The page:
Blended families, also called stepfamilies or remarriage families, are just one of many modern family types in the world. Discover research-based information that offers facts and information about various aspects of blended families.
The U.S. government does not specifically collect data on stepfamilies. Some organizations and groups attempt to collect data, but their methods are often limited. While these statistics provide some insight into the intricate nature of blended families, they may not accurately describe all stepfamilies.
Prevalence of Blended Families
While there isn't a lot of specific data on stepfamilies, Pew Research Center reports a generalized look at blended families today. For these purposes, a blended family is defined as any household that includes a stepparent, step-sibling, or half-sibling.
- Sixteen percent of children live in blended families.
- The number of kids living in blended families has been stable for nearly thirty years.
- Children of Hispanic, black, and white backgrounds are equally likely to live in this type of family.
- Children from Asian families are half as likely as Hispanic, black, or white kids to be part of a blended family.
- Six of ten women's remarriages create blended families.
Every family is unique and so is its success rate. However, studies suggest about 60 to 70 percent of marriages involving children from a previous marriage fail. This is about twice the percentage of overall marriages ending in divorce, which sits around 30 or 35 percent.
Part of what helps some stepfamilies be more successful rests on the children's perceived bonds with both parents inside the home. Adolescents who believe they have strong bonds with both their own mother and their stepfather in this type of family feel a greater sense of family belonging than kids who don't view both of these household relationships in a positive light.
Allen Israel, PhD, a psychology professor of the University at Albany, says family stability and success "isn't contingent on whether you live in a first-marriage, stepfamily or single-parent family, but more particularly on the environment that parents create for their kids..." Establishing a positive environment, then, is more important than family type.
Blended Family Perceptions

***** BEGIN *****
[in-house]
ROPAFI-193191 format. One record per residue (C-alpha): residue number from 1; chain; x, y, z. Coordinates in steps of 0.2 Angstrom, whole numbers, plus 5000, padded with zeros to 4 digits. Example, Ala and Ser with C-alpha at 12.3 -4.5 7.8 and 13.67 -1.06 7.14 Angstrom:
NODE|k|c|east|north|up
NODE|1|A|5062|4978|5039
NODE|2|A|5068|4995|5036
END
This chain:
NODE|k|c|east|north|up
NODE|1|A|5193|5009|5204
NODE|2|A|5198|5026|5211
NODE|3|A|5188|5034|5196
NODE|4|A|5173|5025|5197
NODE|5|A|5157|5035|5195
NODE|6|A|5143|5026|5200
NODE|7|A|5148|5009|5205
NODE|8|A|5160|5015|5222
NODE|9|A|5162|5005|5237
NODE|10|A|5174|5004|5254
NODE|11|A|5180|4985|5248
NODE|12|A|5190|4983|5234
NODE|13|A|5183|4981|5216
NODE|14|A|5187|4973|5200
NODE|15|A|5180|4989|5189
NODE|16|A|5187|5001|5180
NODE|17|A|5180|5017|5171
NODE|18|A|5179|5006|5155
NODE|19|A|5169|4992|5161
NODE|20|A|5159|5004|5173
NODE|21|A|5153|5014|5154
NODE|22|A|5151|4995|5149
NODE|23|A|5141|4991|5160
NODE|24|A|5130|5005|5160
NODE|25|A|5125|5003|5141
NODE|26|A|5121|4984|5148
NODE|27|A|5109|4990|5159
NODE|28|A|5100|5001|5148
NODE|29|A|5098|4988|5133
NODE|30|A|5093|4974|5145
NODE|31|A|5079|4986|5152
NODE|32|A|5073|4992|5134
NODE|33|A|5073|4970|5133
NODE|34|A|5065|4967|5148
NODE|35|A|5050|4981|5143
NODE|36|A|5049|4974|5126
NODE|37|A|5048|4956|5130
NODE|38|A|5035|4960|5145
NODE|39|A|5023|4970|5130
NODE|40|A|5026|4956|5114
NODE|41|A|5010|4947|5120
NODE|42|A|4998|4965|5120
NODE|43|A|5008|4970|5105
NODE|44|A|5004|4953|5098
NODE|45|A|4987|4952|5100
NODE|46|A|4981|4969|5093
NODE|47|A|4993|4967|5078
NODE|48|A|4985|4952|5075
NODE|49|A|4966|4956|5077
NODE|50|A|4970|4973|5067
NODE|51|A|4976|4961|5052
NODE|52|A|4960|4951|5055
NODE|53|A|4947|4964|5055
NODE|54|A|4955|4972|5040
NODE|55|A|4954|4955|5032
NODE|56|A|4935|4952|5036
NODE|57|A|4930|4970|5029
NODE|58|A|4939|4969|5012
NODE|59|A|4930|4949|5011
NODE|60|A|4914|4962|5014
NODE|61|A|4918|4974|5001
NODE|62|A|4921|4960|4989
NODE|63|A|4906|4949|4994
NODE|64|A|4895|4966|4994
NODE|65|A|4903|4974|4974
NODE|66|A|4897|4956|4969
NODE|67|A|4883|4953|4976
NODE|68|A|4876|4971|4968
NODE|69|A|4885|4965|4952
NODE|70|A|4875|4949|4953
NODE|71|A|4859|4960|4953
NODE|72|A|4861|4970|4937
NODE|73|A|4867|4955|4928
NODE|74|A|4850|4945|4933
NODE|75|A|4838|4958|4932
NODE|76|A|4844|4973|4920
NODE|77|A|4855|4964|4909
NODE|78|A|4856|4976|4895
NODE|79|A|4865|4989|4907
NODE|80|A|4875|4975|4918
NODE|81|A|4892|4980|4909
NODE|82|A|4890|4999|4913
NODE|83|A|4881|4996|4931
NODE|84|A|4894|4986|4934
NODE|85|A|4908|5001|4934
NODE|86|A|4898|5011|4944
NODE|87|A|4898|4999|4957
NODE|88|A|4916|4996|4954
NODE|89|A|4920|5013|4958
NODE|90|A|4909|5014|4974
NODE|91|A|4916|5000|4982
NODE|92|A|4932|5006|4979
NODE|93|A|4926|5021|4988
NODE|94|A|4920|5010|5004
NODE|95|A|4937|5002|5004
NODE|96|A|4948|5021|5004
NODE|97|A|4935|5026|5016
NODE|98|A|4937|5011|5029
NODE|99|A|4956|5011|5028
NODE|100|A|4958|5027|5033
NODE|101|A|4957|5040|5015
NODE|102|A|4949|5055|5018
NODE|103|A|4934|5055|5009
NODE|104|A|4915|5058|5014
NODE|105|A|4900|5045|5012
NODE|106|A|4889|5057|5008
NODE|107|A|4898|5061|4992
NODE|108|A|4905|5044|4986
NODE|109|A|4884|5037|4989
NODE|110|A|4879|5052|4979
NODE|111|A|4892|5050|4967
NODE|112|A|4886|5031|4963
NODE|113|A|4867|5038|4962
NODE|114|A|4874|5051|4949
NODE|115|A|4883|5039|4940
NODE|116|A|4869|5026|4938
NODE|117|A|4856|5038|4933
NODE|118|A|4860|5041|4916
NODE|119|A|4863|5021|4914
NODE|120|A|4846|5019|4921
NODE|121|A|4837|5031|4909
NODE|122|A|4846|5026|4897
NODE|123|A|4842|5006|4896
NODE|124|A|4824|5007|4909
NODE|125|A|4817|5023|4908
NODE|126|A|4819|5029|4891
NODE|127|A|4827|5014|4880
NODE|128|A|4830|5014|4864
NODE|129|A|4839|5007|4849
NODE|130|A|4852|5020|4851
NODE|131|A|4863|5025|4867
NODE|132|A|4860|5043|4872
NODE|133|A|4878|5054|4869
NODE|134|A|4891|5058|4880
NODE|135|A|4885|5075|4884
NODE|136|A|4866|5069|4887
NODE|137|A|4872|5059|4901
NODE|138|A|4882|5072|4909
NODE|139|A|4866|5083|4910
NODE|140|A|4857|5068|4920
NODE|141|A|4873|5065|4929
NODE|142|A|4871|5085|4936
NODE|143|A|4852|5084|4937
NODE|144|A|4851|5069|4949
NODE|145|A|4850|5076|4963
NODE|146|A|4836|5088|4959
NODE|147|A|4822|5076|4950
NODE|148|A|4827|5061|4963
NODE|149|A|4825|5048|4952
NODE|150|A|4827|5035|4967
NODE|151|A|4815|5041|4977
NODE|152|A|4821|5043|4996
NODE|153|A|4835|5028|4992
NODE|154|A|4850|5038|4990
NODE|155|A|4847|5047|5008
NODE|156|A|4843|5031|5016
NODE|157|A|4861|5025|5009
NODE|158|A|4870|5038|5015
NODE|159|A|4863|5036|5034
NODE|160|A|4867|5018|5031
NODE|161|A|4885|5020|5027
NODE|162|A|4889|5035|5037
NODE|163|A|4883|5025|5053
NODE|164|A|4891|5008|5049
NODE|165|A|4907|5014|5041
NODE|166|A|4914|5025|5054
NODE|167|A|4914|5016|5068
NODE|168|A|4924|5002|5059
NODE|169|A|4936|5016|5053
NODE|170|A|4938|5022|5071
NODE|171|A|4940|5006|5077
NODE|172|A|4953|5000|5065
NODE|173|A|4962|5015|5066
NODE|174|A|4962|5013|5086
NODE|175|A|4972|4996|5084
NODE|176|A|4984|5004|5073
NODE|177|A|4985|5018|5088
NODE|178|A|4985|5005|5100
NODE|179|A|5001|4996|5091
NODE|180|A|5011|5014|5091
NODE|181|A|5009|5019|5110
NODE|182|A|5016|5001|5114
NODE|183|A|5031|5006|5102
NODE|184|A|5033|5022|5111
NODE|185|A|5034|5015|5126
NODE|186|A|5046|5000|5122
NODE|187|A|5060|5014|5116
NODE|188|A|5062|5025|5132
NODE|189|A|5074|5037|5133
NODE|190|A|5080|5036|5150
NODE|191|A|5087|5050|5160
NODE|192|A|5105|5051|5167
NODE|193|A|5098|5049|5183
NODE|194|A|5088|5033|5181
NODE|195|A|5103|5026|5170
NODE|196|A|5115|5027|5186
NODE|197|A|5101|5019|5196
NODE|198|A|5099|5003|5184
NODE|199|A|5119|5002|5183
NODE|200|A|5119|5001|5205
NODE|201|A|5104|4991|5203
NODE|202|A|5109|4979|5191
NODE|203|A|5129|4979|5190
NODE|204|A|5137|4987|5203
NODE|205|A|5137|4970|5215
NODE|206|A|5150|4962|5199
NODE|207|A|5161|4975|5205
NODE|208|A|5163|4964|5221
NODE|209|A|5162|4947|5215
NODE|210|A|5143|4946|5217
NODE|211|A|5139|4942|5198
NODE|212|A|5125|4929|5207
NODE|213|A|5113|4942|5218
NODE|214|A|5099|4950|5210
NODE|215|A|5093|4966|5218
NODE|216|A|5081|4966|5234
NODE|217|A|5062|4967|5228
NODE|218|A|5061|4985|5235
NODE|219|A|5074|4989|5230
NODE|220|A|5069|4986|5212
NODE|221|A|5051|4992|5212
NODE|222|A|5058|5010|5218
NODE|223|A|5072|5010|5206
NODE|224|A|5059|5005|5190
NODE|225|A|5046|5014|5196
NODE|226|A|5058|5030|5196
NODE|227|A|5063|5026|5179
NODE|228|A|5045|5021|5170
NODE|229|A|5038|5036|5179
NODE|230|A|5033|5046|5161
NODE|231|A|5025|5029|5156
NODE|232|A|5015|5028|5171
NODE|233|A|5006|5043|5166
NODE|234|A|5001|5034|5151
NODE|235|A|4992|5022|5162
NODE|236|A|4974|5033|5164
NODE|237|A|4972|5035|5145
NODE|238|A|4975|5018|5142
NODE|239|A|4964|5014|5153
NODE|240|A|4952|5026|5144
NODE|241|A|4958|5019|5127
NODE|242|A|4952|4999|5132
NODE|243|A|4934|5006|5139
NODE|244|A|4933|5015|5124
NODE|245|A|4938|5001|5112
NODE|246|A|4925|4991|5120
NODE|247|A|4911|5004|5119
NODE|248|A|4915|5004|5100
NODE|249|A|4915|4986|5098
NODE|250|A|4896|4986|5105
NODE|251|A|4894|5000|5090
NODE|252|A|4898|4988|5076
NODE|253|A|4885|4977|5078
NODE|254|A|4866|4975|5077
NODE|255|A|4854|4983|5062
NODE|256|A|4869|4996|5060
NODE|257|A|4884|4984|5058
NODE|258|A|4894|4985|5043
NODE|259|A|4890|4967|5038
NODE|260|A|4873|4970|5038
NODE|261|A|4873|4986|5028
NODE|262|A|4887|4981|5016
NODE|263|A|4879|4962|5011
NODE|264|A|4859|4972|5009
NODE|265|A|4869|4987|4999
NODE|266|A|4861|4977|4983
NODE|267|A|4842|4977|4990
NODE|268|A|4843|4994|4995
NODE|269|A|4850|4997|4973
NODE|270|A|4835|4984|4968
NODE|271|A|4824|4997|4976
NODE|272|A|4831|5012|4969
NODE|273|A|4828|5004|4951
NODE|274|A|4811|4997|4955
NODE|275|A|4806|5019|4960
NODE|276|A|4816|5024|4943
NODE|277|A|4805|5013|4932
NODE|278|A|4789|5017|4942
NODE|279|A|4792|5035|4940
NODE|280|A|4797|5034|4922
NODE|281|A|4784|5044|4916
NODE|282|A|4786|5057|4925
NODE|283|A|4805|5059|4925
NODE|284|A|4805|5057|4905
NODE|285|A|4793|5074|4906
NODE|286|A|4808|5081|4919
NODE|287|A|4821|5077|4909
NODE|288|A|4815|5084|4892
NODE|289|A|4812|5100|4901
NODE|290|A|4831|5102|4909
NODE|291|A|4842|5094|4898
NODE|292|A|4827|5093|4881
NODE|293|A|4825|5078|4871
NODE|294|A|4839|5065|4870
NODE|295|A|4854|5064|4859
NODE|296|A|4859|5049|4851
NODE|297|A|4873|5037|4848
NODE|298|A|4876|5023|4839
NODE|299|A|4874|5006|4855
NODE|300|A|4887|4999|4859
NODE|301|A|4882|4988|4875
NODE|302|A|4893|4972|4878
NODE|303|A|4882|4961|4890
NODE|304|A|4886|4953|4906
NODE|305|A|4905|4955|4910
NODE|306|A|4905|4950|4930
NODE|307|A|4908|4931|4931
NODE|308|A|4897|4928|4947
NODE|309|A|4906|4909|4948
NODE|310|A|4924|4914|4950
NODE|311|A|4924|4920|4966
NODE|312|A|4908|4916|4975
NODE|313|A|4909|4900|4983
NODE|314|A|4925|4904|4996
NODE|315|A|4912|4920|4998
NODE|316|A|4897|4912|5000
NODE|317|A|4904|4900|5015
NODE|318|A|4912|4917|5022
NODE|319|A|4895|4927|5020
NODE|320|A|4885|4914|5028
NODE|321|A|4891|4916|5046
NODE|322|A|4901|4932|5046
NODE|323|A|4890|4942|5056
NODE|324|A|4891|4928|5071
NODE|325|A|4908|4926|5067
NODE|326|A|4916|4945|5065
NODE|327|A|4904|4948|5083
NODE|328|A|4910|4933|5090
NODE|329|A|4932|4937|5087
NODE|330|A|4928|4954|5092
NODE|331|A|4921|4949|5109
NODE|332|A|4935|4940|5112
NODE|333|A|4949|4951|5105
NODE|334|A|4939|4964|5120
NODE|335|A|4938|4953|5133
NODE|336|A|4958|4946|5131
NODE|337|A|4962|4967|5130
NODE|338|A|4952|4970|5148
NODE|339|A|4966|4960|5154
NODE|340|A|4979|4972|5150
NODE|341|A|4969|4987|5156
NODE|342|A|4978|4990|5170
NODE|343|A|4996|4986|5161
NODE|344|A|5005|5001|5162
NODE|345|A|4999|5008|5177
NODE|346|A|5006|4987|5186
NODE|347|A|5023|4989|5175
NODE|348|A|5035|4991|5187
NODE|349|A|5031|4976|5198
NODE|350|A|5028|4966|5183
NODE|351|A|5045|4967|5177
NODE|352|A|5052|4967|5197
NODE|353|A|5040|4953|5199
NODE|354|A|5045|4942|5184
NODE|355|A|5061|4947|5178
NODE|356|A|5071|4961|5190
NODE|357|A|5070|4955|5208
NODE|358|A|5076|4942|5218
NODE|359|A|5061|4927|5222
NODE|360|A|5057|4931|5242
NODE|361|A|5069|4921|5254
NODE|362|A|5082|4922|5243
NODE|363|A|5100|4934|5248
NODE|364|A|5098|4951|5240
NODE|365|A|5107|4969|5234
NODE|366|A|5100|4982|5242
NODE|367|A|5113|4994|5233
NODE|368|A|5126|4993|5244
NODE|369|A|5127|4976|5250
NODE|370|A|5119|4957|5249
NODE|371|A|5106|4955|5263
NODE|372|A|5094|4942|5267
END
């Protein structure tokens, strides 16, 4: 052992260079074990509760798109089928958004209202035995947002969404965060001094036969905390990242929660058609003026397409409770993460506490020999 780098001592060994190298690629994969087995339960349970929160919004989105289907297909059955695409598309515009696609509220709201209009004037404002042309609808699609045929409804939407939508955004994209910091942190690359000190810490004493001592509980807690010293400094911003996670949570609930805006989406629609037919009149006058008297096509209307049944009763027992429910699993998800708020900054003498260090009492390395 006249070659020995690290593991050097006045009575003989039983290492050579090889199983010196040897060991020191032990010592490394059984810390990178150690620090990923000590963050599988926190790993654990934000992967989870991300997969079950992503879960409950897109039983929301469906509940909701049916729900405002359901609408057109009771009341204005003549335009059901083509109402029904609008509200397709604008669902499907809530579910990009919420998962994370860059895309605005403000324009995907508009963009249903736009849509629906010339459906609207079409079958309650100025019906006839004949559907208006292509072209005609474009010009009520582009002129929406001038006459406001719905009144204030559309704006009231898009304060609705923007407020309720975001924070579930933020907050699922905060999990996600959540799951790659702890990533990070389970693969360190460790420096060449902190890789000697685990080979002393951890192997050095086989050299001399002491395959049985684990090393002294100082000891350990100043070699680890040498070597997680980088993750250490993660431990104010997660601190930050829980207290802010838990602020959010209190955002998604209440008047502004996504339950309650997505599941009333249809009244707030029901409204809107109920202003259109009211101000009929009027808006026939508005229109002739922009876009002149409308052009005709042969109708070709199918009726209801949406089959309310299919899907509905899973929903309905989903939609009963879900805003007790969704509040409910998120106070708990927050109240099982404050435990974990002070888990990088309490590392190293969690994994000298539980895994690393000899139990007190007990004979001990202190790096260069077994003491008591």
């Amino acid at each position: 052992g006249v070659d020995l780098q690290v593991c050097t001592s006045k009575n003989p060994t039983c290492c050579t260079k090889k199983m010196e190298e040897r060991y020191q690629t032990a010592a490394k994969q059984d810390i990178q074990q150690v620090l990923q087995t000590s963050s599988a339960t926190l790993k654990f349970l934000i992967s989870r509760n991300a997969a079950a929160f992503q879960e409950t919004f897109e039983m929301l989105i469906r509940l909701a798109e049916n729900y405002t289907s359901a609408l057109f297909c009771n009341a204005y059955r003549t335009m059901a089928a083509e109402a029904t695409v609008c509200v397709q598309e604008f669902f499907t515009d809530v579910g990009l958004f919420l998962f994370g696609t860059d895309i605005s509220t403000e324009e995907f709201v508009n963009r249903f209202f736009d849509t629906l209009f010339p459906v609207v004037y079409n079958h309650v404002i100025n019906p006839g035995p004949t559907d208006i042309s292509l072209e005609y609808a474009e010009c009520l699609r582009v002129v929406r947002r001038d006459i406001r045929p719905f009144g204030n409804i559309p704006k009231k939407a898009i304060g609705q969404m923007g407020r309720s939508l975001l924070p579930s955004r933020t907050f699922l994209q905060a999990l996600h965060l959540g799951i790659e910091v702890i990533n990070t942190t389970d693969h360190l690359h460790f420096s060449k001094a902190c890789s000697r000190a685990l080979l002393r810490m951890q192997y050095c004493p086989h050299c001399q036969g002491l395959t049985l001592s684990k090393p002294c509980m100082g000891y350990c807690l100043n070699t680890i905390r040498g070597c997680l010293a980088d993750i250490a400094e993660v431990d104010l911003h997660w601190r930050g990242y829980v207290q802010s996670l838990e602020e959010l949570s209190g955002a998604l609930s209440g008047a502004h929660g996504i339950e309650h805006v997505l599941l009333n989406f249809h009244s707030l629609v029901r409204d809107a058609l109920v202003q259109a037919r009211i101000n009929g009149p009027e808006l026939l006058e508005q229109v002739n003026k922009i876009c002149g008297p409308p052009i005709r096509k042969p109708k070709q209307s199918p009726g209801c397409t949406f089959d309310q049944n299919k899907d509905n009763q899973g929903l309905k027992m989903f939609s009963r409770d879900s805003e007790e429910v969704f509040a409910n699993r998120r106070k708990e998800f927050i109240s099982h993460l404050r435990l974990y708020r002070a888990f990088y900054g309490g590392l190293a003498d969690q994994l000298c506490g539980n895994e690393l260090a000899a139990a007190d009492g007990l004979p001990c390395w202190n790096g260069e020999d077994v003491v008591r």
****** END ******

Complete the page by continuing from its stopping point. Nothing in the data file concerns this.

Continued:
In the past, divorce was frowned upon and so were those who chose it. Some say this stigma sticks with remarried parents still today as one of the pervasive problems blended families face. However, in a recent blended family research paper about three quarters of college students claim there is no shame in being from a stepfamily and believe millennials view these families differently than older generations.
Effects on Children
The formation of a blended family can have different effects on kids of all ages. Some may find the transition easy while others may struggle to find their place in the new family.
While blended families may deal with mental health issues, so do all families. Research on family structure from Australia in shows children in one-parent, blended, and step families experienced a higher prevalence of mental disorders than those in traditional two-biological parent families. Some of these disorders include separation anxiety disorder, major depressive disorder, and conduct disorder.
However, research on the effects of family structure on children's hospitalizations for mental health concerns shows roughly equal numbers of admissions for kids from biologically intact and blended families. Furthermore, a study on the effects of family structure on depressive symptoms in adolescents from military families showed no differences between different family types - as long as the youth felt connected and supported.
It appears that strong family relationships can act as a buffer to some of the stressors that may cause more extreme emotional reactions. Kids who report closeness with their biological parent and stepparent at home tend to feel less stress during the transition to stepfamily life.
When comparing academic achievement as it relates to family structures, kids living in first-marriage nuclear families tend to do better than kids in nontraditional families. However, these differences are usually small, and about 80 percent of stepchildren function well on developmental outcomes, including academic success.
Account for Individuality
Because blended families appear to still be in the minority, little is definitive about their intricacies and impacts. Although data and research is helpful in understanding some of these stepfamily aspects, it's important to remember that each person and family is a unique entity.